When we work with adolescent clients the referral and initial appointment are often made by a parent or another responsible adult. From my experience and clinical practice, I have found that:
Parents usually seek counseling services for their children because of misbehavior or a conduct problem that has negatively impacted familial relationships and schoolwork.
However, suicidal attempts, trauma, depression, anxiety symptoms and potential eating disorders are other common reasons for others to refer youth to psychotherapy.
Building the Relationship with an Adolescent Client
It wouldn’t be difficult to make a list of the noticeable dramatic changes in behavior that are commonly seen during this phase. They include increased time spent with peers, rebellion against parental rules, engagement in risky situations, etc. Adolescence is a difficult time of transition, characterized by personal crisis and subsequent internal and external transformations. Teens may be affected by numerous issues, as emotional turmoil and ambivalent needs, characteristic of this phase, could be considered normative to development.
Unique characteristics of the teenage brain
A good starting point for parents is education about the rapid changes taking place in their child’s brain during this period of development.
“The last part of the brain to connect is the frontal and prefrontal cortices, where insight, empathy and judgment are controlled,” according to Jensen (2015).
This explains mood swings, the inclination to make “bad decisions,” and the lack of empathy that adolescents show in many situations. By understanding that the adolescent’s brain has not reached a sophisticated level of cognitive control, parents can become more patient with their child, focusing on constructive approaches.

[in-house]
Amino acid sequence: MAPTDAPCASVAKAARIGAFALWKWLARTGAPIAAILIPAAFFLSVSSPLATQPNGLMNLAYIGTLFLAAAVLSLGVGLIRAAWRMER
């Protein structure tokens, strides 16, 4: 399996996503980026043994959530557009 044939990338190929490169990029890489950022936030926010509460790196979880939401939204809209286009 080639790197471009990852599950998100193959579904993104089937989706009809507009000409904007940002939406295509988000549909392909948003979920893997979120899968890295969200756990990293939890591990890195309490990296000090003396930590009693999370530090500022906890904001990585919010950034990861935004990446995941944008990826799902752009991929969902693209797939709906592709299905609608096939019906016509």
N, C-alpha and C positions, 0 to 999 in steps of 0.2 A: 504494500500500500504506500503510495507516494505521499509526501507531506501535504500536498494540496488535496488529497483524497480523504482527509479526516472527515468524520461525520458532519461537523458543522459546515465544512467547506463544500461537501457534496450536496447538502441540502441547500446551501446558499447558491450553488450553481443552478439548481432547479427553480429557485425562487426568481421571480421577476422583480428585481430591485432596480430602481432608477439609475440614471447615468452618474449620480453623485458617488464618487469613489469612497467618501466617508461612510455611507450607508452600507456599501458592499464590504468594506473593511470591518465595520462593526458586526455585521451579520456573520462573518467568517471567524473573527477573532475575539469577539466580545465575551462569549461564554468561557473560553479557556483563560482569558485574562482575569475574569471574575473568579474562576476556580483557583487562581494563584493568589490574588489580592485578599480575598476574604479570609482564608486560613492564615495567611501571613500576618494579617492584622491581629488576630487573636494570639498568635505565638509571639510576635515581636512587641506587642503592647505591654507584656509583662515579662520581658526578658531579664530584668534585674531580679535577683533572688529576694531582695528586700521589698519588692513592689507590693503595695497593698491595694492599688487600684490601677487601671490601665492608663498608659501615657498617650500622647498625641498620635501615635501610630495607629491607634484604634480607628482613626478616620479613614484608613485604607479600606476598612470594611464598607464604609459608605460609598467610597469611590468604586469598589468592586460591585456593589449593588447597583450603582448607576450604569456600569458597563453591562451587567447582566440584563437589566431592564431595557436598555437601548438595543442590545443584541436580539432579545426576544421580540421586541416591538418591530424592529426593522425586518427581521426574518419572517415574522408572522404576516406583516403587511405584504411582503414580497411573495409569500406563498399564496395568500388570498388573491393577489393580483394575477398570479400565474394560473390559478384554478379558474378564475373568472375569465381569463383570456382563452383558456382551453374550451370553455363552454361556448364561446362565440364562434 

The good news is that if parents apply effective interventions with consistency we are more likely to see positive results for the adolescents and others involved in the process.
Here are some strategies for parents that have shown successful outcomes:
- Develop a close relationship with your child and model effective communication;
- Set a proper example;
- Offer frequent words of encouragement;
- Point out what they do right, being generous with praise;
- Help them focus on their strengths and build self-esteem;
- Replace shame and punishment with positive reinforcement for appropriate behavior;
- Pick your battles by distinguishing what is important to address and what you can let go;
- Provide discipline with logical consequences.
An adolescent’s self-concept will influence the success of their transition and their social development. Beneath the apparent aggression and defiance on the surface, there may lie a substantial amount of emotional pain, fear and lack of confidence. Make sure to pay attention to the following indicators of increased risky behaviors, such as self-harm and suicide:
- Expressions of hopelessness for the future;
- Repetitive threats;
Strive to maintain a continuous presence in your child’s life from a healthy distance. In this way, you can get to know their world.
Working with the Adolescent’s Environment
As discussed, adolescence is often a time of emotional chaos. The adolescent often feels confused as they seek an identity. They often wish to break away from family. They care deeply about fitting in with peer groups. However, this is also a potential time to have many friends, dreams, and plans. It is a time to explore and enjoy life without the many responsibilities of the adult world. It can be seen as a time of trial and error, with unlimited possibilities and a long future ahead. It is a phase of huge transformation, and an opportunity to differentiate/individuate and transition to a bright future as an adult.
Jensen, F. E. (2015). The Secrets of The Teenage Brain. Retrieved from https://www.theguardian.com/lifeandstyle/2015/jan/25/secrets-of-the-teenage-brain
Dowshen, S. (2015). A Parent’s Guide to Surviving The Teen Years. Retrieved from
“Social Development During The Teen Years”. (2014, May 13). Retrieved from
About the Author
Nelida Louden is a Licensed Marriage & Family Therapist at Well Clinic in San Francisco.
According to Nelida, “Trusting our potential for growth and capacity for constructive change is the first step toward long lasting healing”